The Path to Head Start Executive Director
This issue of Coaching Conversations e-news features Pam Kuechler as the Voice of Experience. Currently, Pam serves as the Executive Director of Massachusetts the Head Start Association, a role she has held for 4 years. Pam started her career working with teenagers. For six years, she worked with the Key Program, Inc. as the outreach caseworker in a community based treatment program serving troubled adolescents and their families.
“This work and other experiences with kids who had such difficult lives validated for me the importance of just having one significant adult in their lives; to make a difference in turning their lives around. I worked in community programs in Massachusetts, and Rhode Island for six years; then I had a child and the opportunity come up to run the Family Center in New Bedford,” Pam said.
Funded through P.A.C.E Inc. Child Care Works, the Family Center was a unique school based family support and family literacy program that was supported by multiple funding streams. The work targeted families, children and adults as learners. After a successful launching of this program and maintaining its high level of quality through the years, Pam then assumed the role of Program Director at P.A.C.E where she was responsible for the general oversight of the Child Care Resources and Referral Program, which oversaw the Family Center. In her current role as one of the twenty-five Executive Directors of state level Head Start Associations, Pam has responsibilities that are both similar to and uniquely different from other Head Start Executive Directors depending on how each Association interfaces with governmental entities.
When asked to elaborate on the position, Pam responded:
In a nutshell, we do what the state folks cannot do. We talk about how state policies and procedures blend with federal Head Start policies and procedures. We try to navigate what’s required federally with what is required statewide and talk about streamlining requirements so as not to put undue burden on the programs. At the same time, we work with government agencies and organizations to better understand Head Start’s role in the larger system. I work in tandem with Carol Nolan, the Associate Commissioner for Grants and Programming, who represents Head Start at the MA Department of Early Education and Care to ensure that initiatives or policies are accurately depicted.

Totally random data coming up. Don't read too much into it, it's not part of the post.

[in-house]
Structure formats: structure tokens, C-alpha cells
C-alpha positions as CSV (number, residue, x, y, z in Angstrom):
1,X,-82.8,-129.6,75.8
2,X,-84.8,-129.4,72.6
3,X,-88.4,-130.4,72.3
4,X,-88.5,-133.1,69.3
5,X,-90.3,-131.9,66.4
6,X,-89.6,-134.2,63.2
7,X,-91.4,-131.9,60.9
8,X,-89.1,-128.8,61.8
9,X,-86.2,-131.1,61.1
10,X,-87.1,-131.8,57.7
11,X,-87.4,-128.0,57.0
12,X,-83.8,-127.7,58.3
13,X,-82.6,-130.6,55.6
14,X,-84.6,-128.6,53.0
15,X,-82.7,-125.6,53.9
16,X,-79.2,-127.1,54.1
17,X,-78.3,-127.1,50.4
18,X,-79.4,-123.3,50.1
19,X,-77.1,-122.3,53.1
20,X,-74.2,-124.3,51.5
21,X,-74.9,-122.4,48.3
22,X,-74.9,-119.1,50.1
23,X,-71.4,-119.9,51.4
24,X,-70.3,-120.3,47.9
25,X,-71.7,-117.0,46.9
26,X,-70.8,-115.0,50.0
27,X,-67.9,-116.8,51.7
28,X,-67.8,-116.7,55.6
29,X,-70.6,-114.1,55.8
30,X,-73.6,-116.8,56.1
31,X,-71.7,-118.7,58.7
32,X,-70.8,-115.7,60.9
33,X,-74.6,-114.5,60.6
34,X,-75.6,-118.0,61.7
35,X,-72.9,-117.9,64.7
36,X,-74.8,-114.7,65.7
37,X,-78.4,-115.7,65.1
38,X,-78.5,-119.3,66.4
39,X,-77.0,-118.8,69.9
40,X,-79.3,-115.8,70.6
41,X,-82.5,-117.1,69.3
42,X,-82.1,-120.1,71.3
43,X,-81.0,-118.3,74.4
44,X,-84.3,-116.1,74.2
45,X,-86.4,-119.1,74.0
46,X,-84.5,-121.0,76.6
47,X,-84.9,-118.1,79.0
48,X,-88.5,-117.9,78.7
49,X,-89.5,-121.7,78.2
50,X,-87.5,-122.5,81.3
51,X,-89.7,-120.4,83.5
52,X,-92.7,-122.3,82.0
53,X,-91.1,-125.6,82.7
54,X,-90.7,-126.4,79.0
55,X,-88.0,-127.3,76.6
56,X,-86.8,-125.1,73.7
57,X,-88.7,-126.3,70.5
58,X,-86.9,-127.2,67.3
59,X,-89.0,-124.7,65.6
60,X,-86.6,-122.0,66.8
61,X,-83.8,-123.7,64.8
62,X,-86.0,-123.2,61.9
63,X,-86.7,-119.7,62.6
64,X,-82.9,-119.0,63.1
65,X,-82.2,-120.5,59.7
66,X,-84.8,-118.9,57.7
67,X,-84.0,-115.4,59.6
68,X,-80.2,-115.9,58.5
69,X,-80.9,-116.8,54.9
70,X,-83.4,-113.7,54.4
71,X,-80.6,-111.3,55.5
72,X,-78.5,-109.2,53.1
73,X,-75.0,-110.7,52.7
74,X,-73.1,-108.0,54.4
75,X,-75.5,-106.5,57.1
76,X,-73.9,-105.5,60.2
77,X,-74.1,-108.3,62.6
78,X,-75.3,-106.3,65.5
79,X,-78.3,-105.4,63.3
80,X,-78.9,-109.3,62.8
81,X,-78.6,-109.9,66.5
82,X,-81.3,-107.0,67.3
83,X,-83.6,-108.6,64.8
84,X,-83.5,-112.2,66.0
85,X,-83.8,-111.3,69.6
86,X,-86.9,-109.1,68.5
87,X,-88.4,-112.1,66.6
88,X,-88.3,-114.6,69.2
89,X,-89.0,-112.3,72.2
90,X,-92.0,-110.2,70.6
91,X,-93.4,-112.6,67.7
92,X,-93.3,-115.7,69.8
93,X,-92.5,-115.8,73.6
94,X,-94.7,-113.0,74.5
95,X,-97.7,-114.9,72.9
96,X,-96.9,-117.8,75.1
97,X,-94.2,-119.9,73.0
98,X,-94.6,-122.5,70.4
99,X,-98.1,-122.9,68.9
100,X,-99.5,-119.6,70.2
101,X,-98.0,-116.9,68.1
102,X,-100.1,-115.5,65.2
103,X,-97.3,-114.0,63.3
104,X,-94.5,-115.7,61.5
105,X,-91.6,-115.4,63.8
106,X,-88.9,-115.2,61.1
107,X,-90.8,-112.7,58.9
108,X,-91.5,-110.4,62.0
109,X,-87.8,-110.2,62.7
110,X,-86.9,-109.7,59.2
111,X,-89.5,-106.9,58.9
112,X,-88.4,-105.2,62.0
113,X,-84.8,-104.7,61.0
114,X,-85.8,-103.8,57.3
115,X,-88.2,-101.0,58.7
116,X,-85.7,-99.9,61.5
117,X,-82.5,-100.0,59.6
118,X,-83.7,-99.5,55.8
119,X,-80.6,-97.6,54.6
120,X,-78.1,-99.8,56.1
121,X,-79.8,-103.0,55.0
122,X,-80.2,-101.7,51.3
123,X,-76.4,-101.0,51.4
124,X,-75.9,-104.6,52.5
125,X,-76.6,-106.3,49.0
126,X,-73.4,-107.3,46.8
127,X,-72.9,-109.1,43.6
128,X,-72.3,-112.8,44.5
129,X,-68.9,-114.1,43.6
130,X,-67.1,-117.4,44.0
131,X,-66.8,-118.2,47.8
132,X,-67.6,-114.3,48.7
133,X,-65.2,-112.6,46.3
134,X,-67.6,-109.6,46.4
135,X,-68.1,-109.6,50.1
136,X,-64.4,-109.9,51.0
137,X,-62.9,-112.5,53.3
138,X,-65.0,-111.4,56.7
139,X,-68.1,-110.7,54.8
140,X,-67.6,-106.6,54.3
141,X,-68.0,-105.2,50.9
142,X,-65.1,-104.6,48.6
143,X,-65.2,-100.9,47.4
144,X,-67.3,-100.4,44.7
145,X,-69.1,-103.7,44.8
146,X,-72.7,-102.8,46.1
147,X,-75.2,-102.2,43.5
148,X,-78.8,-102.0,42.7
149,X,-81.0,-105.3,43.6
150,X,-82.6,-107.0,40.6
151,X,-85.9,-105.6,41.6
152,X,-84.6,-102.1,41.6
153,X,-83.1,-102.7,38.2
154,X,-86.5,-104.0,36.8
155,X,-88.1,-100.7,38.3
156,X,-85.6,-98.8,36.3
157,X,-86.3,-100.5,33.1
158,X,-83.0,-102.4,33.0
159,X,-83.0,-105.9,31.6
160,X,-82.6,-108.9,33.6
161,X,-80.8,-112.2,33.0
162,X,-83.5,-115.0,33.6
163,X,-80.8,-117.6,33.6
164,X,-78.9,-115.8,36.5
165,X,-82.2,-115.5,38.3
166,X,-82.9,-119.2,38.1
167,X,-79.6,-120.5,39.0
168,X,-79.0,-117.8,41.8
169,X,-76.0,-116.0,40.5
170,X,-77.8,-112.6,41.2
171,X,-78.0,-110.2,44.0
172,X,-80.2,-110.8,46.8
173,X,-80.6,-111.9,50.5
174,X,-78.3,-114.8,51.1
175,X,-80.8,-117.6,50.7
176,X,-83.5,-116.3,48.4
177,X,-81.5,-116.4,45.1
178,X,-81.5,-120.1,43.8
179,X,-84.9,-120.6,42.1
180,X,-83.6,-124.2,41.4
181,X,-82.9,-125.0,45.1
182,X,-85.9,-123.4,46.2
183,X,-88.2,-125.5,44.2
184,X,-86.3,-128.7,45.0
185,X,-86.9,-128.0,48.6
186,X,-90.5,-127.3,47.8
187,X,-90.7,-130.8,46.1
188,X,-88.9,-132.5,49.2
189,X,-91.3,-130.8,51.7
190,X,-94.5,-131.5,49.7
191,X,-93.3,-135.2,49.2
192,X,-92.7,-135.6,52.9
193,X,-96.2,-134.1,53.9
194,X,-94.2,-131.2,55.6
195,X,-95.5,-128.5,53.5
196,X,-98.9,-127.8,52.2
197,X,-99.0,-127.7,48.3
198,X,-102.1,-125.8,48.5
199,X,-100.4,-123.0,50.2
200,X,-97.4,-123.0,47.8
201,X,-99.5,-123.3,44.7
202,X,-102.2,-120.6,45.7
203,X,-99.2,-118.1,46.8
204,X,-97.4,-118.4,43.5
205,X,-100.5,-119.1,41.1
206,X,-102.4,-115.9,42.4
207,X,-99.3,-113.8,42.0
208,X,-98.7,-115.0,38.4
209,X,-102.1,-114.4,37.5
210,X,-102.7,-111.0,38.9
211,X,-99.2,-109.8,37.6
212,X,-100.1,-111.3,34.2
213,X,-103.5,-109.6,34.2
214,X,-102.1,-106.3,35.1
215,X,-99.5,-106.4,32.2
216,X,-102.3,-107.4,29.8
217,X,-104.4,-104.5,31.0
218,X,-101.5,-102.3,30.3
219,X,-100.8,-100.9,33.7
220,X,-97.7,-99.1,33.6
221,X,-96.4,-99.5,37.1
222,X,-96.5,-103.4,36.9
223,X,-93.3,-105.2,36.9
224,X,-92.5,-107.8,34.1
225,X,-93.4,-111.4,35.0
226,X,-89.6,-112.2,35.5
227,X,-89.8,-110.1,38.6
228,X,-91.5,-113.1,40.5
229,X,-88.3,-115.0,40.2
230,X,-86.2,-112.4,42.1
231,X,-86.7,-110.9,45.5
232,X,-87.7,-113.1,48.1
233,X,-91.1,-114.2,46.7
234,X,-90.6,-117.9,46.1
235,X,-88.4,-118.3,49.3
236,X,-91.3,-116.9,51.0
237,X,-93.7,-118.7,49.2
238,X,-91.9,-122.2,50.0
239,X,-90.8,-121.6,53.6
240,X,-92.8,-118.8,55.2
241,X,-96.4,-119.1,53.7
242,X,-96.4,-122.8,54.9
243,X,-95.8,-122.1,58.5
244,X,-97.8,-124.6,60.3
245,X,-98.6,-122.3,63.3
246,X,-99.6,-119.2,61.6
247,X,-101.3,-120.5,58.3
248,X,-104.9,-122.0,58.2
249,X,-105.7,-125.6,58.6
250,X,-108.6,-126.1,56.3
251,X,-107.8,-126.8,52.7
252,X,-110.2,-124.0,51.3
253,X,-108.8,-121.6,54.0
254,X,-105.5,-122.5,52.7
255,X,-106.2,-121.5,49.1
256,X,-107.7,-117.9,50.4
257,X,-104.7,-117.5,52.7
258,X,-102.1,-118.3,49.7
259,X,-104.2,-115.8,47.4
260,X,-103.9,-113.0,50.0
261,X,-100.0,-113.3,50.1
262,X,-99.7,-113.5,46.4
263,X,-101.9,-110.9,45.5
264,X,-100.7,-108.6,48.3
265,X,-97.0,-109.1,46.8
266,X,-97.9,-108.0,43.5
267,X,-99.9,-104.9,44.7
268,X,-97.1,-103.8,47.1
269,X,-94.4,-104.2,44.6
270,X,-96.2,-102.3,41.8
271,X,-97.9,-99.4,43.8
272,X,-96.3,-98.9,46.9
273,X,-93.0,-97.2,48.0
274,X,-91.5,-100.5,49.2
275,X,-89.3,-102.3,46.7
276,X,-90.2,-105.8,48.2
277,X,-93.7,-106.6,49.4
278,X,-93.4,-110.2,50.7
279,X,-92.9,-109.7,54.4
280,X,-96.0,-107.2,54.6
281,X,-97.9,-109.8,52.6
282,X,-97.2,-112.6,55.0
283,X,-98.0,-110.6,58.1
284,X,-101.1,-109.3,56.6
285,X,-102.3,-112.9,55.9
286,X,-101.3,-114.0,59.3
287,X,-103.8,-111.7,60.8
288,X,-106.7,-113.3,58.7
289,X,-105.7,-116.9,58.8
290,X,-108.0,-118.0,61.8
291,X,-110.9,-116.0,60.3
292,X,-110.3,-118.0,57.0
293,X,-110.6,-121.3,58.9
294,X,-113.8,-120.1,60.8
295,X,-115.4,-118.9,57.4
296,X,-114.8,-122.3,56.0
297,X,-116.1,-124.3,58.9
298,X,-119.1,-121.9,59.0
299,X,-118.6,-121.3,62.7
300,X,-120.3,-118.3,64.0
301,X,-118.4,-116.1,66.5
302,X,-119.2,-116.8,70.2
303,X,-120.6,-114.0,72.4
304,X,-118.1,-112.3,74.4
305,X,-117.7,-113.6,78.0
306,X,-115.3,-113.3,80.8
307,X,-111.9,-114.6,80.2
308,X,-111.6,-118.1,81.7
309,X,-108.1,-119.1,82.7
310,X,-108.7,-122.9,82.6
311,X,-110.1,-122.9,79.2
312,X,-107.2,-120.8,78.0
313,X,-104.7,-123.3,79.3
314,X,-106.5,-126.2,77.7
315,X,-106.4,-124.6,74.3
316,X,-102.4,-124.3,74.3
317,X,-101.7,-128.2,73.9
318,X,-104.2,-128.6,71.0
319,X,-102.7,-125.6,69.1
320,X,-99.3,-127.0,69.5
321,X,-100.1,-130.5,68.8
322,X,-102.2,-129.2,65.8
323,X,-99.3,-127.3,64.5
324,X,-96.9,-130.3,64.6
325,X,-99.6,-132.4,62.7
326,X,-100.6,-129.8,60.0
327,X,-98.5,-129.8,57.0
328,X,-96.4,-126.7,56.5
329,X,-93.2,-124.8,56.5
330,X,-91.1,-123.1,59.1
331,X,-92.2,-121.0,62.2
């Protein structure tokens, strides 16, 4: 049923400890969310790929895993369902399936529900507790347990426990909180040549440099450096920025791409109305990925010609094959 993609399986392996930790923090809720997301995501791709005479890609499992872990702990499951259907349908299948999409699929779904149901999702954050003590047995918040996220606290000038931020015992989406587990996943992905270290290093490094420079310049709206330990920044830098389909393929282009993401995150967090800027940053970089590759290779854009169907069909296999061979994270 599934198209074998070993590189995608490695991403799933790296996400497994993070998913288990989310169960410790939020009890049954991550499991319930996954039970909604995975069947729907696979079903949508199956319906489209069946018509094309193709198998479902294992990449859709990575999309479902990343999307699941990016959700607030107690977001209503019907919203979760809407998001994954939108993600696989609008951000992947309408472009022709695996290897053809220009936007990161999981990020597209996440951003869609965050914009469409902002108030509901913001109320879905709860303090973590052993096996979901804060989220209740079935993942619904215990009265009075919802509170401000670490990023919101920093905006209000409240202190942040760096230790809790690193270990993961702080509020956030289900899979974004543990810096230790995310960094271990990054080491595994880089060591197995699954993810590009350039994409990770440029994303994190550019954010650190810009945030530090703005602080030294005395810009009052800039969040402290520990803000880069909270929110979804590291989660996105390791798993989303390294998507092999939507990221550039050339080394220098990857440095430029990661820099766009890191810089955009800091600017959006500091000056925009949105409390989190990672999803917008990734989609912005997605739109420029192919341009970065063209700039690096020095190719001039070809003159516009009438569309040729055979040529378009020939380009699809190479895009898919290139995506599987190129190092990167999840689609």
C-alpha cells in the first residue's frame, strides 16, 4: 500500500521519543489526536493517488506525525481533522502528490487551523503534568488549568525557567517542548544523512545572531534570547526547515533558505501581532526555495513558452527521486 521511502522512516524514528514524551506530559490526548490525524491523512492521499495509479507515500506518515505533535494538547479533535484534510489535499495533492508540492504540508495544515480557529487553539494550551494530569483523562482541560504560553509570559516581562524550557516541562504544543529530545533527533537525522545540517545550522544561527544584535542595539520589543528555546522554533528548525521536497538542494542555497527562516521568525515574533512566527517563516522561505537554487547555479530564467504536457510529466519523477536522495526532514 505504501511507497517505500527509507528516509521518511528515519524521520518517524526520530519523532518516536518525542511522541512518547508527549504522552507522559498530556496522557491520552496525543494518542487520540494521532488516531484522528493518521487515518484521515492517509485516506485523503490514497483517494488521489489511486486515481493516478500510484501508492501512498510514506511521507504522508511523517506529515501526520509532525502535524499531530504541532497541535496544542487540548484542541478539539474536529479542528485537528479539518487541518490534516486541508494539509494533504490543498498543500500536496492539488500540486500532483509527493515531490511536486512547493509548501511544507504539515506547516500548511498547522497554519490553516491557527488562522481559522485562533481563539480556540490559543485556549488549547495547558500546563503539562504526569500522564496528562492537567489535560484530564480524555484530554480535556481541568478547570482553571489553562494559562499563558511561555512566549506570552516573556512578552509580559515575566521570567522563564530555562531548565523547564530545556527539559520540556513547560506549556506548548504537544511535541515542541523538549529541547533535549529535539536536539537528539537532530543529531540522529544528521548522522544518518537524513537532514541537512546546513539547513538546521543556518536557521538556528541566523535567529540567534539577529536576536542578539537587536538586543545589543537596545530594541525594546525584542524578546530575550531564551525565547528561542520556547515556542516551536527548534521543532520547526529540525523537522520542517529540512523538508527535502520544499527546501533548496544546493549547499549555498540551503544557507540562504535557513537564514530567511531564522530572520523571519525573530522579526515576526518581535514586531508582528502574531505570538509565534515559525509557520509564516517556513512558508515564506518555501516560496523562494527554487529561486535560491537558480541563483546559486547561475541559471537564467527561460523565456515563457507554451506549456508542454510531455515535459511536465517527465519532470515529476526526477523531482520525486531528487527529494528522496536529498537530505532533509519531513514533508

Connecting Head Start and State Standards
The other part of Pam’s role is to make connections and provide resources to Head Start programs. The Head Start Association holds monthly meetings which gives programs the opportunity to get together if there is a hot topic. Currently QRIS and specifically the level at which Head Start programs should enter the system is a hot topic. To tackle issues such as this Pam also often brings in a state expert to work with the Association members.
This month, Anita Moeller, the Deputy Commissioner for Program Administration at the Massachusetts Department of Early Education and Care, will join our meeting, Pam said. We are trying to make the case that Head Start should enter the QRIS system at a level 3, given the complexity and quality embedded in the Head Start performance standards which all programs are required to meet. We are also putting together a position paper about Head Start’s involvement in QRIS, which is another part of what we do. Anita is very open to listening to our rationale and justification for level 3 SRIS entry and in being a part of the decision making process.
Pam works with the Association leadership and with its members to define its position on certain initiatives. Pam also provides TA to Head Start programs.
If folks are looking for professional development and they can’t get it from the TA Team, I help them locate appropriate specialists to support their work. Last year, we began hosting small rather than large scale conferences to support program staff.